she is now blessedly average

HonoriaGlossop Fri 06-Jul-07 11:06:32

excellent, thanks for those ideas Malory; actually ds is an ACE pourer, has been for ages, never drips a drop - better than me

I will get him doing the chalk etc over the summer, thanks. Is etch a sketch the one where you have to twiddle a knob (as it were) to get the line?

MrMaloryTowers Fri 06-Jul-07 11:06:40

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MrMaloryTowers Fri 06-Jul-07 11:07:47

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MrMaloryTowers Fri 06-Jul-07 11:08:10

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HonoriaGlossop Fri 06-Jul-07 11:08:49

yes, average is all that I am hoping for That is a very interesting thought about a tutor. Something I'll bear in mind if he stays like this next year. He hates it when I try to instruct him he just doesn't want me in that role with him. Accepts it graciously from his teachers luckily - so a tutor may be a good thought.

He just doesn't seem to 'see' what he is putting on the page, or where it is in relation to the page. I wonder now and again about dyslexia.

bobsmum Fri 06-Jul-07 11:09:17

Honoria - the head at one of our local primaries says one of the purposes of P1 is to get the boys drawing (NB - not writing). She doesn't expect all boys to have those kinds of motor skills yet.

He's also v young. My ds is a September birthday, but we're in Scotland, so no one starts school under 4.5 - he'll be in the middle of the age range. 6 months can make a huge difference IMO.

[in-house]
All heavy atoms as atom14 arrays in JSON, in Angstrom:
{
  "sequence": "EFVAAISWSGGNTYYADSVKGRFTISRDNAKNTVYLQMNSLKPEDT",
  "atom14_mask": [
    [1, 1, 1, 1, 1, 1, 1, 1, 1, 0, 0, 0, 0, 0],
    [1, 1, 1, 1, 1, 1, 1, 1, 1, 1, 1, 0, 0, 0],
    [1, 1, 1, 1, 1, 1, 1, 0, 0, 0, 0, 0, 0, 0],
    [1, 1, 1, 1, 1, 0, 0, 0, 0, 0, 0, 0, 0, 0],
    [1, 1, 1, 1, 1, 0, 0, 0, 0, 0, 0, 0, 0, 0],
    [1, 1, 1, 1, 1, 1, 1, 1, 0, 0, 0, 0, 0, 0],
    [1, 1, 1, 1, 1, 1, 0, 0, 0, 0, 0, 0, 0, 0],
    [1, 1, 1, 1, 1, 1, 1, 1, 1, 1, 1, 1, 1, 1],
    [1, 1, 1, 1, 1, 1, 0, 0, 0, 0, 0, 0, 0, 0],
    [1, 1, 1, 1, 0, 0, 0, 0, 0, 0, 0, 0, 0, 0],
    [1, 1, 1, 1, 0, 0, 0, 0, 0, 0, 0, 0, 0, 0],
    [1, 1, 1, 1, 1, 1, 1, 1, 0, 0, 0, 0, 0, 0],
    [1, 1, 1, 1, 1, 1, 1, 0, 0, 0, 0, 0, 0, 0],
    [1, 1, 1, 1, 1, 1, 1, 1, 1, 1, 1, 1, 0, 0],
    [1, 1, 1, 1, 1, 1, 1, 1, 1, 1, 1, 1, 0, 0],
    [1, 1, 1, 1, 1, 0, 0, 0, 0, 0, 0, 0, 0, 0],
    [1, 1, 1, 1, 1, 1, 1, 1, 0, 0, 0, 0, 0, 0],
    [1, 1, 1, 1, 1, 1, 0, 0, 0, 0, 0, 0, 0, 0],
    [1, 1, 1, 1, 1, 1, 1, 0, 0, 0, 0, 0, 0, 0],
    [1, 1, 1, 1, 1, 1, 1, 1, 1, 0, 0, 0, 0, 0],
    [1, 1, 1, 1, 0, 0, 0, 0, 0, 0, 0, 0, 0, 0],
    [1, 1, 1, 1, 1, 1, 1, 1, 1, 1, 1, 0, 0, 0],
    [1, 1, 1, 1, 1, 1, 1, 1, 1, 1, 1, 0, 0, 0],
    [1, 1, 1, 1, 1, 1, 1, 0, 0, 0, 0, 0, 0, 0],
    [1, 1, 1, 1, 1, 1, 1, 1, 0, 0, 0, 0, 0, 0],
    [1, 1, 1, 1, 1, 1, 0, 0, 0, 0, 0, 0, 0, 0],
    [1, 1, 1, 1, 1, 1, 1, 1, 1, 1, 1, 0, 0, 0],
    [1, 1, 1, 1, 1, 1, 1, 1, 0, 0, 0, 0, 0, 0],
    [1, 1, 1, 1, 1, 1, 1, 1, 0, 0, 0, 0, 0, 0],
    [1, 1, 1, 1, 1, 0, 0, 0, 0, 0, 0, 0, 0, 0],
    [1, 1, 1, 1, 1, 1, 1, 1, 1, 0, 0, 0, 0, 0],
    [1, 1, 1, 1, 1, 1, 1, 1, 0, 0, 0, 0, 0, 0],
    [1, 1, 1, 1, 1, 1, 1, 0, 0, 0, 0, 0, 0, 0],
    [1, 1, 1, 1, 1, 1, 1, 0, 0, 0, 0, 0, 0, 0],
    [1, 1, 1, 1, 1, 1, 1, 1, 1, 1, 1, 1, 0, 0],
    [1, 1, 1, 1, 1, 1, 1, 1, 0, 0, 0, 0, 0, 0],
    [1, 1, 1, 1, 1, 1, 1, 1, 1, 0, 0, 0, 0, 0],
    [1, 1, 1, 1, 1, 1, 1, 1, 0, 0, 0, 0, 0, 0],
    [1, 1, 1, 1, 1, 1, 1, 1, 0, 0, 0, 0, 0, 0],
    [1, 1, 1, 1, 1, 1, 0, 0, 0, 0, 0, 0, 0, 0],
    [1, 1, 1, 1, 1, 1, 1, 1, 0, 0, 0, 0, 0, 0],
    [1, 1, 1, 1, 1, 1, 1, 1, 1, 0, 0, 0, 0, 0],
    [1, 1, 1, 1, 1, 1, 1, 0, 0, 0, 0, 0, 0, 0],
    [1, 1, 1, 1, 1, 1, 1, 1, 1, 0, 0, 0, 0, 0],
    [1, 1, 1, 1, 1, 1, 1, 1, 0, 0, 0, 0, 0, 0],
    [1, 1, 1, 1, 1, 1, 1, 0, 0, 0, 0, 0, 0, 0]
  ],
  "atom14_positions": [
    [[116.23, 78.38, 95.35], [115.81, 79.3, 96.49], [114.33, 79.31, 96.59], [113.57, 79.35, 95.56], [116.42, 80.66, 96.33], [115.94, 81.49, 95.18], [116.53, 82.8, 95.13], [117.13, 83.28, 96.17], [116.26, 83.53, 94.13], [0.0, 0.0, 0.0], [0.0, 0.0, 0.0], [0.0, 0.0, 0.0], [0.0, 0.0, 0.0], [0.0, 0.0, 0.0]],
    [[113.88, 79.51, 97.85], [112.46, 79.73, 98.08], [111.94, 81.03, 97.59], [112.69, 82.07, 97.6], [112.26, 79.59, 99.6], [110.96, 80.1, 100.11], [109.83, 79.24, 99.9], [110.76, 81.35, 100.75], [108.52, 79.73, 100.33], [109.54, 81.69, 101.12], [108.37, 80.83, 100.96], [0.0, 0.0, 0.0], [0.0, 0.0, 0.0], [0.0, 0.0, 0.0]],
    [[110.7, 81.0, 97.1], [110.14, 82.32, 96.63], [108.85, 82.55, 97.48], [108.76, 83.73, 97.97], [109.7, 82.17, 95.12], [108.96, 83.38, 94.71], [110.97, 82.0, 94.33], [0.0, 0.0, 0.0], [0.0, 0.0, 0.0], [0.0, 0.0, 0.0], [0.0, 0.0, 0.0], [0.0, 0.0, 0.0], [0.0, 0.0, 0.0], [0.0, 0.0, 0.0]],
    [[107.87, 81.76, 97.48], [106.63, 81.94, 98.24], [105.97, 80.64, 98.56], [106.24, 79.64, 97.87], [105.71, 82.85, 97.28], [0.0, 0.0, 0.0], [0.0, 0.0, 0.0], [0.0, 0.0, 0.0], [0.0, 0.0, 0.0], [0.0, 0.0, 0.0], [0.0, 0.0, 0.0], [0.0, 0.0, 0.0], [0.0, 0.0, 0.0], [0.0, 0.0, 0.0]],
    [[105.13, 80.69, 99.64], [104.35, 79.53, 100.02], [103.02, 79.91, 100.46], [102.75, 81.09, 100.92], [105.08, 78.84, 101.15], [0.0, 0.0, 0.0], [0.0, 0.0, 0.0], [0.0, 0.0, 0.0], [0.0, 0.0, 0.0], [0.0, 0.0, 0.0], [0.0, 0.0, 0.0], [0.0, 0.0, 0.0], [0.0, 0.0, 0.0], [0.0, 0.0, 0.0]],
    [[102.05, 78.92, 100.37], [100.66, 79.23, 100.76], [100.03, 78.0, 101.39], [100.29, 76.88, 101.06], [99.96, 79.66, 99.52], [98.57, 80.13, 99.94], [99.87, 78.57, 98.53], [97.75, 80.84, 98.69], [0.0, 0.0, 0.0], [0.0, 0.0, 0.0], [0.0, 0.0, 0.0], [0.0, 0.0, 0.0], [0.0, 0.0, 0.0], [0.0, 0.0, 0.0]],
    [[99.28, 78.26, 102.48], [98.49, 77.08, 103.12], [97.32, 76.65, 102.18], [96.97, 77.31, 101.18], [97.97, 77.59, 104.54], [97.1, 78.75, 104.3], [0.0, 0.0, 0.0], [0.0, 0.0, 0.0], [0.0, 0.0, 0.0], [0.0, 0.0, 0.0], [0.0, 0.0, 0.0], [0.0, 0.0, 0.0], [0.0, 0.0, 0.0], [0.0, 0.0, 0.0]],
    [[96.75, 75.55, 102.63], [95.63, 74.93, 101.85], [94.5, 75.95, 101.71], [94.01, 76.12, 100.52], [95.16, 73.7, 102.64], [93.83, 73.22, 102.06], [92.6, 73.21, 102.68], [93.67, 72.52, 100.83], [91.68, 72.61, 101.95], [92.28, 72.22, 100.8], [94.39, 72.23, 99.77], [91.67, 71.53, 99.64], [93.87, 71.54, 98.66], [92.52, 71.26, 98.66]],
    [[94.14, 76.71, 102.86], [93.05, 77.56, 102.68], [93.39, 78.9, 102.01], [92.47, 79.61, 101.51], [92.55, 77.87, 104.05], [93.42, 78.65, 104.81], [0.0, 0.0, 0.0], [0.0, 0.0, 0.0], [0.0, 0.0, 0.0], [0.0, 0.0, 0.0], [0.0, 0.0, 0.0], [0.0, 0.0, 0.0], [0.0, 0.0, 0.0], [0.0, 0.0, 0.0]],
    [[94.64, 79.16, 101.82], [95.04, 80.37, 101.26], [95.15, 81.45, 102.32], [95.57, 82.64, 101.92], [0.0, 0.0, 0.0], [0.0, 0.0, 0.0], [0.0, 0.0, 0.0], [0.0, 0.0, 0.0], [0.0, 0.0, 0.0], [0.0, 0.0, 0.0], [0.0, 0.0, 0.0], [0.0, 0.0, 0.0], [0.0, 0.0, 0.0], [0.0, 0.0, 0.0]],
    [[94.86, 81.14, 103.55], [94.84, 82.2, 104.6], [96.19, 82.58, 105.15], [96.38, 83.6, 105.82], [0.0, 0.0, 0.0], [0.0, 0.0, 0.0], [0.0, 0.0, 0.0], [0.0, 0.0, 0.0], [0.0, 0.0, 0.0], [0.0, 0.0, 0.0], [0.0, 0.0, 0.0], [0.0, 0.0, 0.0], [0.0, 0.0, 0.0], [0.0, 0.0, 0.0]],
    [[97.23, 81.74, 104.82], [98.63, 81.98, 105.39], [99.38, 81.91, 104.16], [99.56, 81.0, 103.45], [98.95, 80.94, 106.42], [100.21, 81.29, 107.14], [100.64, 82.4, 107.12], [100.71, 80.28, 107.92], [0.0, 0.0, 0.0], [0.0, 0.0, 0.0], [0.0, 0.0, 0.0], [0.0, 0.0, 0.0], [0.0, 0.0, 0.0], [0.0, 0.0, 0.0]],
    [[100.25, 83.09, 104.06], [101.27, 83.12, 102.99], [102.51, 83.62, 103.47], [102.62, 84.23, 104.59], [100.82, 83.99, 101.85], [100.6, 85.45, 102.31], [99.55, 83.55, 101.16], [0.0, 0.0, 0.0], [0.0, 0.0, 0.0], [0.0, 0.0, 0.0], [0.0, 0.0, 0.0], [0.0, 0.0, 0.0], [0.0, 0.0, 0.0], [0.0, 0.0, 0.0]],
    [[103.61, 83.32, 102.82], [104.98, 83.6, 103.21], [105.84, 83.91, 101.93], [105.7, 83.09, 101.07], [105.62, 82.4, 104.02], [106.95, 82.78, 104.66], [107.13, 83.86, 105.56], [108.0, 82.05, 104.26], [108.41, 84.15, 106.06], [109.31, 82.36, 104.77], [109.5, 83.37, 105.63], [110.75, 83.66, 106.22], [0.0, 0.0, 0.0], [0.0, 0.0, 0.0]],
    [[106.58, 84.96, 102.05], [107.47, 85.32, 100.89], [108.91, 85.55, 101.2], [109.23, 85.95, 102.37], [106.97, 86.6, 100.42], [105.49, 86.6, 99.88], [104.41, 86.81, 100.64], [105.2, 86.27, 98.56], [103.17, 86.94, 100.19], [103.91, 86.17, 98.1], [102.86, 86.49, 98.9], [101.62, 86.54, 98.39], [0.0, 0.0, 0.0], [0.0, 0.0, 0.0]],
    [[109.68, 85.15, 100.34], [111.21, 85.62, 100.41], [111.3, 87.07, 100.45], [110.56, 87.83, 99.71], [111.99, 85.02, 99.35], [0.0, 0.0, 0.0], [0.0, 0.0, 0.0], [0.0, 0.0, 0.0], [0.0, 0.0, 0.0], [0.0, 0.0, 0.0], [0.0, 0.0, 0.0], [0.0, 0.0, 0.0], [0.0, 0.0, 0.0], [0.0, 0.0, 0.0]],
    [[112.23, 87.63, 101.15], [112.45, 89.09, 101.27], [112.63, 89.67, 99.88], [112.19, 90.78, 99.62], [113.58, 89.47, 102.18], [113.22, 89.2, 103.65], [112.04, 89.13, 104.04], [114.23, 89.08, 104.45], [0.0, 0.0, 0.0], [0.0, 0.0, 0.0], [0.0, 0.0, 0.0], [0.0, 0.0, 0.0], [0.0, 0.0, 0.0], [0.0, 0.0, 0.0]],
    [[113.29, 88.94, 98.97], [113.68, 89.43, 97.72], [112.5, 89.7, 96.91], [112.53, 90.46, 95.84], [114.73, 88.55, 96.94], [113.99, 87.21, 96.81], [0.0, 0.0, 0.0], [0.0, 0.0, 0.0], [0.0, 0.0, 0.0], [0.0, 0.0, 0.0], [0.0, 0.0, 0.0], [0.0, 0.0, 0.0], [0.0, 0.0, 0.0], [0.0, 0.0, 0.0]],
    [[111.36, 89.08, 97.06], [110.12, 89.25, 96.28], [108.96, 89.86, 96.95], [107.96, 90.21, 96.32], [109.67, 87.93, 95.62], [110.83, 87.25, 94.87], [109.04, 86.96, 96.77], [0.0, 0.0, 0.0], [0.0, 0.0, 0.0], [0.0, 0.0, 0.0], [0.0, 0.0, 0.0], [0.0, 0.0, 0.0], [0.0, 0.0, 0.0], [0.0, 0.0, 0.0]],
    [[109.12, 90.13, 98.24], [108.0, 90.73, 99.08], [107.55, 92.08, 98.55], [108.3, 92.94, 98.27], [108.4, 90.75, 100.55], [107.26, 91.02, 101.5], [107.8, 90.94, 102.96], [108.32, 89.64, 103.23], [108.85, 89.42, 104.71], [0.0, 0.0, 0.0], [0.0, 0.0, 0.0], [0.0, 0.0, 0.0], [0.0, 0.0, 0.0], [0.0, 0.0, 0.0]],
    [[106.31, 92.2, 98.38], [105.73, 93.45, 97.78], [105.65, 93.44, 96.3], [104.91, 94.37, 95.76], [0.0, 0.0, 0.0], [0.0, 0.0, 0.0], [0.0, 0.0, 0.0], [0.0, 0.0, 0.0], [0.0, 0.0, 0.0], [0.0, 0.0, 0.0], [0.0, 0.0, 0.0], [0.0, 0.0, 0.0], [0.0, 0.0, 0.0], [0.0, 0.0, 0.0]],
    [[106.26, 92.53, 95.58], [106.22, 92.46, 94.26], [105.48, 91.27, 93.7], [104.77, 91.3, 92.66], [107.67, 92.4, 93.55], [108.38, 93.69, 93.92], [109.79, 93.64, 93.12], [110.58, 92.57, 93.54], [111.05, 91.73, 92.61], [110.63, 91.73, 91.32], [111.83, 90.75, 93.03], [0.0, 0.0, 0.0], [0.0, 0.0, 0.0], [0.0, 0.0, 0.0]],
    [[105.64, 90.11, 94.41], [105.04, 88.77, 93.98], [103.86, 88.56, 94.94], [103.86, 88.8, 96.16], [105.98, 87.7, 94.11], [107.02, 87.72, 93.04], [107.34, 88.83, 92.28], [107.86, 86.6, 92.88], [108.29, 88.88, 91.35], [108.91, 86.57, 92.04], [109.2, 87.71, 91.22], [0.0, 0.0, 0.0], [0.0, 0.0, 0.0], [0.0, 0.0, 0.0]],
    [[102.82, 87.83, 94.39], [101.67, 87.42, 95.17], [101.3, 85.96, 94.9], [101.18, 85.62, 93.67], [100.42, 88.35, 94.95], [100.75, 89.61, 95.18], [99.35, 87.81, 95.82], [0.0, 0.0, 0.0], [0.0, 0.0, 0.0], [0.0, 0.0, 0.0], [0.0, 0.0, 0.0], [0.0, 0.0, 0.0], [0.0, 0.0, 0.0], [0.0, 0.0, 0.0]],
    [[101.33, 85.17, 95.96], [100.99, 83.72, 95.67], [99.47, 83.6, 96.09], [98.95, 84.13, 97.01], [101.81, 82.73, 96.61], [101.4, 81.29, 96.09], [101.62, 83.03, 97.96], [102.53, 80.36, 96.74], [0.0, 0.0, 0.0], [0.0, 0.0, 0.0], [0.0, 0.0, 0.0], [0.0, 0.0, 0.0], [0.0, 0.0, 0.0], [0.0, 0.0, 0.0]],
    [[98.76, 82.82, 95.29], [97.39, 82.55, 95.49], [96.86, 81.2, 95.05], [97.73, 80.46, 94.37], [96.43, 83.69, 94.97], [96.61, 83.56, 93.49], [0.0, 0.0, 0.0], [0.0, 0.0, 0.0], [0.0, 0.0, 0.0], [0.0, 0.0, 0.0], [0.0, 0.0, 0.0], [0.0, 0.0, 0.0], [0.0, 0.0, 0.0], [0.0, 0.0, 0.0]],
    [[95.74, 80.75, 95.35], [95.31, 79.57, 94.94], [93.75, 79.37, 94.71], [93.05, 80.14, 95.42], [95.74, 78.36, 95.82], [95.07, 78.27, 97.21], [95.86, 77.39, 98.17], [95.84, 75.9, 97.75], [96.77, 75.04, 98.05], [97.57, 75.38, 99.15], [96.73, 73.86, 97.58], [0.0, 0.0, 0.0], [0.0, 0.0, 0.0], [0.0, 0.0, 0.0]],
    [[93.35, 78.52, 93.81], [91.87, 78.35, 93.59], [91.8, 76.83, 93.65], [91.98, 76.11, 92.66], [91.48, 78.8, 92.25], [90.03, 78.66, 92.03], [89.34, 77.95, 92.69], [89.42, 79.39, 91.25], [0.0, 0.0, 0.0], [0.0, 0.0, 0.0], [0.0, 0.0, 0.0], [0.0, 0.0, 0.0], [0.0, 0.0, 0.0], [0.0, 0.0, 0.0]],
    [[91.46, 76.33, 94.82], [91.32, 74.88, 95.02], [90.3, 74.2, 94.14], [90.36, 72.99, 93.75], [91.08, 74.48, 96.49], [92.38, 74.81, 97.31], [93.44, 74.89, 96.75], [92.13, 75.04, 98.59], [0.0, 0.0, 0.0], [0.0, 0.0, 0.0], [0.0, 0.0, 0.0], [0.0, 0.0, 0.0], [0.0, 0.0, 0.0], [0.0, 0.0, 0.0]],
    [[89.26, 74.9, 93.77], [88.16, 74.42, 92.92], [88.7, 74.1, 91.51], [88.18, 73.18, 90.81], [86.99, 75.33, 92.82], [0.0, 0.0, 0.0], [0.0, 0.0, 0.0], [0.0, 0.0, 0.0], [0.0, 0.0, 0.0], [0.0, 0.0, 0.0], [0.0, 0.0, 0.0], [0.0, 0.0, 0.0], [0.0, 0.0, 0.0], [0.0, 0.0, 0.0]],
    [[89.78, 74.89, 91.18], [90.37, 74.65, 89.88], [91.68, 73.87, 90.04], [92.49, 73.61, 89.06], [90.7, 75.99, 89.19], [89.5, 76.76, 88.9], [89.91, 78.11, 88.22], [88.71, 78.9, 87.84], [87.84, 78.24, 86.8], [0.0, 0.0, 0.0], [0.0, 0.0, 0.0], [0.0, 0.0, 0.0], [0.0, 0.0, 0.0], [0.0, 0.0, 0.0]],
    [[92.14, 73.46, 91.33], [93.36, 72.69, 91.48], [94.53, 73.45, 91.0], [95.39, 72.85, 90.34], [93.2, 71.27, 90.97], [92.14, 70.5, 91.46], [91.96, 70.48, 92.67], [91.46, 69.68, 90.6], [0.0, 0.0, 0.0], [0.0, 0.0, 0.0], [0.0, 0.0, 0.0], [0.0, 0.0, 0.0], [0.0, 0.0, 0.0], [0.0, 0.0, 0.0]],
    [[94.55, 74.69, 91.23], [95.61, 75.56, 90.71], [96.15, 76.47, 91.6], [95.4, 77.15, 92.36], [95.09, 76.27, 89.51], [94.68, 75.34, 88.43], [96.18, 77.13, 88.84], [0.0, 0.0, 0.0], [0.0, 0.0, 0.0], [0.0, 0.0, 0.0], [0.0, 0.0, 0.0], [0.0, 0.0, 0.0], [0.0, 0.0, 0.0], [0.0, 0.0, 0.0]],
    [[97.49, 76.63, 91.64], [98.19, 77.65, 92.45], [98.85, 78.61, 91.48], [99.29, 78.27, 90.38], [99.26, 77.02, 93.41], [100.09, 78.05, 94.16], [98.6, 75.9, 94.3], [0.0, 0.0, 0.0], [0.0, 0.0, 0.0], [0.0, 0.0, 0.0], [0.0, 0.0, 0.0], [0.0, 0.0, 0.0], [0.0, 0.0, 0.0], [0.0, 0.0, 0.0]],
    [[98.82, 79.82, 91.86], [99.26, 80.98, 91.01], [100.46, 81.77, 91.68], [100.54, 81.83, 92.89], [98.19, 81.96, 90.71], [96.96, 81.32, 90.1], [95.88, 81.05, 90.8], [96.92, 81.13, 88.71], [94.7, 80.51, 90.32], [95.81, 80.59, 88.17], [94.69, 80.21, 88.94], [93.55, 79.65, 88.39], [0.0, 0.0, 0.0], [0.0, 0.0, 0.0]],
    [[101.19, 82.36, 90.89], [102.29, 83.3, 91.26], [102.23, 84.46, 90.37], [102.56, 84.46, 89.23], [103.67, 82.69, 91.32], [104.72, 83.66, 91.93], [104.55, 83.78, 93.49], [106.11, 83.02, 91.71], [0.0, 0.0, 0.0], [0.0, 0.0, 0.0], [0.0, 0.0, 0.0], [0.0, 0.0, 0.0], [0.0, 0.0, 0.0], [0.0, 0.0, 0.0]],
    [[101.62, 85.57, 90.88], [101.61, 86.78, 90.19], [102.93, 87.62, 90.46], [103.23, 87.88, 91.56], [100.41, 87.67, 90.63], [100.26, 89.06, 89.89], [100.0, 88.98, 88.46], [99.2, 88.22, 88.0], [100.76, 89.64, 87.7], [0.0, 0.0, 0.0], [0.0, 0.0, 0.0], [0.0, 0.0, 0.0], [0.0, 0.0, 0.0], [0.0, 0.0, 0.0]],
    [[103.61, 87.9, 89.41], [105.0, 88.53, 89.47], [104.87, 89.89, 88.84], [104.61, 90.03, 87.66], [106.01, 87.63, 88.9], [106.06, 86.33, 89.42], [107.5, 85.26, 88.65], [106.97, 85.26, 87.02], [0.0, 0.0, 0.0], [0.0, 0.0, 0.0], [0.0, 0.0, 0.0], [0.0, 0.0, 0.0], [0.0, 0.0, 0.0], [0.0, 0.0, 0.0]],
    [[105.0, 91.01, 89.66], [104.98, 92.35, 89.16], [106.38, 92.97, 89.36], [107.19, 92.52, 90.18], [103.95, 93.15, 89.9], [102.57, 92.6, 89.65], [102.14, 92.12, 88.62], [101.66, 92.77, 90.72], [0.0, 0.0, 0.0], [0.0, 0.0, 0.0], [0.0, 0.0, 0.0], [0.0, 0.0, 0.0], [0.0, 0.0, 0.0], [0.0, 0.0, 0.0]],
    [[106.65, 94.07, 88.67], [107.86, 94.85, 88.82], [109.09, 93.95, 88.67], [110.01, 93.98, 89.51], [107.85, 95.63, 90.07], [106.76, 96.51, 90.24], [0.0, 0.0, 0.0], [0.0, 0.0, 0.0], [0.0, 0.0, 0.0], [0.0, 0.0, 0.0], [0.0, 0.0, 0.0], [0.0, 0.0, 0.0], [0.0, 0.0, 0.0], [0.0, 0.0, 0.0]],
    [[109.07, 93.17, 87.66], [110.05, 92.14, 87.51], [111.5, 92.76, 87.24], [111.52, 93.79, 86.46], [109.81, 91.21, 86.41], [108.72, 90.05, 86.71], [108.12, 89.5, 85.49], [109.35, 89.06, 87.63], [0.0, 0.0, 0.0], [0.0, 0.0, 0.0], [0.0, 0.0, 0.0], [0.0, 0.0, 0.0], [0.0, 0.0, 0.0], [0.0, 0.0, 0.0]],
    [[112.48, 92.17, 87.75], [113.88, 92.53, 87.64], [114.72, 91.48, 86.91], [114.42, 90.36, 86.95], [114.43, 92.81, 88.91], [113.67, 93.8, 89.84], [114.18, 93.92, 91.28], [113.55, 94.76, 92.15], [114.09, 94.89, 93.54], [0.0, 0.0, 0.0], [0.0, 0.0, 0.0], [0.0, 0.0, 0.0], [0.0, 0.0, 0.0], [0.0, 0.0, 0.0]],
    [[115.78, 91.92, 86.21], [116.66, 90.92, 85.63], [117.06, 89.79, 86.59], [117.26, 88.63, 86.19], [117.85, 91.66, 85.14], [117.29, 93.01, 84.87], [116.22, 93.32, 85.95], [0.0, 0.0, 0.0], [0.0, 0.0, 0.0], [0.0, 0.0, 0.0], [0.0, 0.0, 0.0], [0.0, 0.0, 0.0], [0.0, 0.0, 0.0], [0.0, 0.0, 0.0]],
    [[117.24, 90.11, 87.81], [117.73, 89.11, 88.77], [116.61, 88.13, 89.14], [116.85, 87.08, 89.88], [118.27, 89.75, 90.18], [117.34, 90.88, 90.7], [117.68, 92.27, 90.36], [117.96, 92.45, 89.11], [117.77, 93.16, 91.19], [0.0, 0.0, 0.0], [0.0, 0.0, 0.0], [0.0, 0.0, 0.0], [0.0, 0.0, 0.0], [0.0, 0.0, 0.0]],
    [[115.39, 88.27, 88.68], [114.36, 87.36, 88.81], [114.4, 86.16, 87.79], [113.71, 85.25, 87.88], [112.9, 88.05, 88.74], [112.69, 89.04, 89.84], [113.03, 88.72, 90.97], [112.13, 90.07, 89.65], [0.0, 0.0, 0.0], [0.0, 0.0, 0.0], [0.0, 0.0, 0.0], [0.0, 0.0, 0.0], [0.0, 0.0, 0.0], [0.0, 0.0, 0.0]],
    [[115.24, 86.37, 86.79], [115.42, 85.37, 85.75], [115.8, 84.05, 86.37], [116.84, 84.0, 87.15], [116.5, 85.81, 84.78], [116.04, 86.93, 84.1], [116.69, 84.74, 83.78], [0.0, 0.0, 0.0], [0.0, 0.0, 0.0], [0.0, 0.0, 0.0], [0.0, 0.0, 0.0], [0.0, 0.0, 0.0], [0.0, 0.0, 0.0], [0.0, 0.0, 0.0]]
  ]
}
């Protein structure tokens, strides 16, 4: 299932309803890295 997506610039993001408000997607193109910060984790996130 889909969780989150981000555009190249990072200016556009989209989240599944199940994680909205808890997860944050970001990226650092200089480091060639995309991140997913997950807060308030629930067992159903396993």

His drawing has suddenly started to be really quite good. He was totally uninterested until a couple of months ago and would just draw "a pattern" to fill the page. Now he's interested because he's suddenly able to hold a pencil reasonably well (but needs reminding) and so can control what he wants to draw.

He wasn't interested when he couldn't make it look the way he wanted IYSWIM.

Enid Fri 06-Jul-07 11:10:19

yes beads and lego

although dd1 always brill at those (her problems are what they call 'sequencing related' although she is great at patterns so go figure)

HonoriaGlossop Fri 06-Jul-07 11:10:28

Malory, this is what worries me. I don't want ds labelled as NOT one of the 'bright' ones. He is so articulate and can understand and explain some really complex stuff. He just doesn't do words at the moment.

Will teachers think of him as not bright because of this in year one? That would be so sad.

MrMaloryTowers Fri 06-Jul-07 11:10:29